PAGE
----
Organ Dose and Attributable Cancer Risk in Lung Cancer Screening with Low-Dose CT.

posted by Hatem Alkadhi, M.D., M.P.H., E.B.C.R. | Mar 22, 2017


Lung cancer screening with CT has been recently recommended for decreasing lung cancer mortality. The radiation dose of CT, however, must be kept as low as reasonably achievable for reducing potential stochastic risks from ionizing radiation. The purpose of this study was to calculate individual patients’ lung doses and to estimate cancer risks in low-dose CT (LDCT) in comparison with a standard dose CT (SDCT) protocol.

Materials and Methods

This study included 47 adult patients (mean age 63.0 ± 5.7 years) undergoing chest CT on a third-generation dual-source scanner. 23/47 patients (49%) had a non-enhanced chest SDCT, 24 patients (51%) underwent LDCT at 100 kVp with spectral shaping at a dose equivalent to a chest x-ray. 3D-dose distributions were obtained from Monte Carlo simulations for each patient, taking into account their body size and individual CT protocol. Based on the dose distributions, patient-specific lung doses were calculated and relative cancer risk was estimated according to BEIR VII recommendations.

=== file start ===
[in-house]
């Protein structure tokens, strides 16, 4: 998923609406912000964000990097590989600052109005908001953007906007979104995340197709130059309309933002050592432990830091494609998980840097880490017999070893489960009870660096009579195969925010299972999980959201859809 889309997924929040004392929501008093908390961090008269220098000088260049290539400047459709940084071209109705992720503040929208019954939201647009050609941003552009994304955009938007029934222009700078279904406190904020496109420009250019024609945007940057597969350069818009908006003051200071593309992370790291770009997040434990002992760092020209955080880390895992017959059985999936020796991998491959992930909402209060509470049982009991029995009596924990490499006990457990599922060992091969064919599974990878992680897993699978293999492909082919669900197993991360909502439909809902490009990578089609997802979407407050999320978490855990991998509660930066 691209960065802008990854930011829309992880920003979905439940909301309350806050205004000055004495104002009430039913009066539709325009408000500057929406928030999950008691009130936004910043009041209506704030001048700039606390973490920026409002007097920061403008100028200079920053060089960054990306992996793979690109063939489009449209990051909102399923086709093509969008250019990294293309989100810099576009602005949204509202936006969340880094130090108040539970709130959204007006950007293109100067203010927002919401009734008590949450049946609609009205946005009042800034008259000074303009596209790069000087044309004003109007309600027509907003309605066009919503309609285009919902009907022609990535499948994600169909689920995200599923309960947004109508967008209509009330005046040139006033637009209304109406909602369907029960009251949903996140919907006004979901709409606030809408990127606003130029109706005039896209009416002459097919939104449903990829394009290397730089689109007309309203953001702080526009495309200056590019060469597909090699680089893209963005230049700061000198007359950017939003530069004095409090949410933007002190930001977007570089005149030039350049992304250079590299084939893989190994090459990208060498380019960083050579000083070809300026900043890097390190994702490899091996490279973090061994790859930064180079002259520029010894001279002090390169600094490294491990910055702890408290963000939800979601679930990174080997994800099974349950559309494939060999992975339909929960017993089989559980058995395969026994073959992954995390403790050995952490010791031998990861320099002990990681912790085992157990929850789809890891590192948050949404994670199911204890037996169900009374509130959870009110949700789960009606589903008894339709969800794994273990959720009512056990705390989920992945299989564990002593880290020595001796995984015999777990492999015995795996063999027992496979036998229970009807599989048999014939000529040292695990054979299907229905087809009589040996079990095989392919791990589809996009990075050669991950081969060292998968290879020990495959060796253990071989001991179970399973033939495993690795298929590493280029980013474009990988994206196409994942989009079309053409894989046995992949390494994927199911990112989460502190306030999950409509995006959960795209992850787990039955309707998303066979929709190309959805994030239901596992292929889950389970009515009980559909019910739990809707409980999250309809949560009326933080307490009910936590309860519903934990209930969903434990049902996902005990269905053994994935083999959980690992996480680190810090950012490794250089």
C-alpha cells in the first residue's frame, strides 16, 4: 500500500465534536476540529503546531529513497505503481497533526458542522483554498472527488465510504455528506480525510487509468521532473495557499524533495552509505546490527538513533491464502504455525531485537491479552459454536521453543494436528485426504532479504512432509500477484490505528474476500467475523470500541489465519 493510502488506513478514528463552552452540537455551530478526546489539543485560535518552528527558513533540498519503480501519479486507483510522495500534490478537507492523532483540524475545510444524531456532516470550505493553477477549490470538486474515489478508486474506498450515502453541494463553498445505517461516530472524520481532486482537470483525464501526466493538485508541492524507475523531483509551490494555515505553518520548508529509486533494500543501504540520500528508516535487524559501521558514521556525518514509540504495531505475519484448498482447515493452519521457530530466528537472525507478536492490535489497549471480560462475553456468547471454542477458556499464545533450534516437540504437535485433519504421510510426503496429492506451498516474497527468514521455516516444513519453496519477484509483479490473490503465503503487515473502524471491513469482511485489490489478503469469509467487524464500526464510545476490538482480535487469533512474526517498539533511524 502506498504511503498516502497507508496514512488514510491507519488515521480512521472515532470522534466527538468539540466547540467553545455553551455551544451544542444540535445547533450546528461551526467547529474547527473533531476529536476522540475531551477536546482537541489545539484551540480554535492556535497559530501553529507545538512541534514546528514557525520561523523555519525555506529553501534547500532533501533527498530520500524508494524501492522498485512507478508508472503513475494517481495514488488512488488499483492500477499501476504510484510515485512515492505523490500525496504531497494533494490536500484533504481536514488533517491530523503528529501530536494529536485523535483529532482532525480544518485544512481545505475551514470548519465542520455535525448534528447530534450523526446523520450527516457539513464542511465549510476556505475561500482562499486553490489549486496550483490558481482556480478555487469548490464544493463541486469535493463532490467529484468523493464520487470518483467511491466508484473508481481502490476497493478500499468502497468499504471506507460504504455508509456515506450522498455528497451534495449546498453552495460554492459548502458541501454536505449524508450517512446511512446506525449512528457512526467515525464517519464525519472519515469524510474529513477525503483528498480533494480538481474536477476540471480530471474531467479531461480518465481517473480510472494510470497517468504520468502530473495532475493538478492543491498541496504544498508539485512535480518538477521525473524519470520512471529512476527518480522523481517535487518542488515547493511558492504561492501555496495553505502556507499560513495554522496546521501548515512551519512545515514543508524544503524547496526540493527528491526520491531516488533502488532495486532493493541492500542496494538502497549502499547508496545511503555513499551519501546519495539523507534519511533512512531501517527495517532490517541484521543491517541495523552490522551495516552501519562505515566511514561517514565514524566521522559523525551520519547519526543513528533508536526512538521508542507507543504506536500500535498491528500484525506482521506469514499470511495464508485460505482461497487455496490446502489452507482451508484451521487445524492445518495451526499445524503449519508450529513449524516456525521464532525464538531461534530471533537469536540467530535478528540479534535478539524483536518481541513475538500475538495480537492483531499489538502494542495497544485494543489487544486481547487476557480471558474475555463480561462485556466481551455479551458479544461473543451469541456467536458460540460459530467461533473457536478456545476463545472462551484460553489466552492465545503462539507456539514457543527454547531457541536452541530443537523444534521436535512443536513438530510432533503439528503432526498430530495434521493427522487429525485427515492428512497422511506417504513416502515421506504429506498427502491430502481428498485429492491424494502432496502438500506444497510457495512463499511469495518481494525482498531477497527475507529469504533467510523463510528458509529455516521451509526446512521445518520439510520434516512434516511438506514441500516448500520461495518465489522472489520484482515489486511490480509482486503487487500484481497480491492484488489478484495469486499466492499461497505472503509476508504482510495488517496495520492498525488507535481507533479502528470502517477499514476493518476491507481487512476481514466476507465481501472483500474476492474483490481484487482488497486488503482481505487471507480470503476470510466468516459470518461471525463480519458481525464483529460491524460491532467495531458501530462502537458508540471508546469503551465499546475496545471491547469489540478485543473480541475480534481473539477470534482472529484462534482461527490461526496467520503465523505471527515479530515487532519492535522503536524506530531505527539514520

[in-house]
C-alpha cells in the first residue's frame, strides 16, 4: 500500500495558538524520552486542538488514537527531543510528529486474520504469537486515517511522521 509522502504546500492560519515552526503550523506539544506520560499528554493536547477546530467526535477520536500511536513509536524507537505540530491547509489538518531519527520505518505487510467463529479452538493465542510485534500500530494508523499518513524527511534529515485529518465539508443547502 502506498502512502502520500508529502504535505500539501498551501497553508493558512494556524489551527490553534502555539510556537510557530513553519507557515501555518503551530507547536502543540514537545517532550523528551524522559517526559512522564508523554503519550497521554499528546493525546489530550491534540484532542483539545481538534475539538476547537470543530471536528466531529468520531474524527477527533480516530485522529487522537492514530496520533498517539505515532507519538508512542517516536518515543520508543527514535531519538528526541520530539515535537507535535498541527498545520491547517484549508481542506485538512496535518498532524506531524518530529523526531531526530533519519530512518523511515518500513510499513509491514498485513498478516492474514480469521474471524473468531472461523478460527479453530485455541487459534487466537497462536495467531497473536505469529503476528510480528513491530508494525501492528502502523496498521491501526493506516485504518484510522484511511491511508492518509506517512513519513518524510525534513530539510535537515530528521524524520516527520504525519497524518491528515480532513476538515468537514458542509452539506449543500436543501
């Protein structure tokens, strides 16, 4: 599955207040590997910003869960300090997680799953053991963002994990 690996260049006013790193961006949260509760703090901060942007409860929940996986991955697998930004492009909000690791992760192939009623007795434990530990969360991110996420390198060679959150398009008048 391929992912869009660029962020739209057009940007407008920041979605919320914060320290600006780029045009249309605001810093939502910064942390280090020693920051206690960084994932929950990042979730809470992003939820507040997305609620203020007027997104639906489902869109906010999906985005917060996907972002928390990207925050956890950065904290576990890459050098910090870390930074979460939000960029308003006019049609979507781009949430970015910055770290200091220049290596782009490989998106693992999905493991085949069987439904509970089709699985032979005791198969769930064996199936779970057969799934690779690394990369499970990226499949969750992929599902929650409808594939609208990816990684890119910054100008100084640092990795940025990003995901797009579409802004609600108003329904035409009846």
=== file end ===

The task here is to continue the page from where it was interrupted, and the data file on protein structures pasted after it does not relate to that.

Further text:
As compared to SDCT, the LDCT protocol allowed for significant organ dose and cancer risk reductions (p<0.001). On average, lung dose was reduced from 7.7 mGy to 0.3 mGy when using LDCT, which was associated with lowering of the cancer risk from 8.6 to 0.35 per 100’000 cases. A strong linear correlation between lung dose and patient effective diameter was found for both protocols (R2 = 0.72 and R2 = 0.75 for SDCT and LDCT, respectively).


Use of a LDCT protocol for chest CT with a dose equivalent to a chest x-ray allows for significant lung dose and cancer risk reduction from ionizing radiation.


Authors: Saltybaeva N1, Martini K1, Frauenfelder T1, Alkadhi H1.

Full text available at: PLoS One. 2016 May 20;11(5):e0155722.

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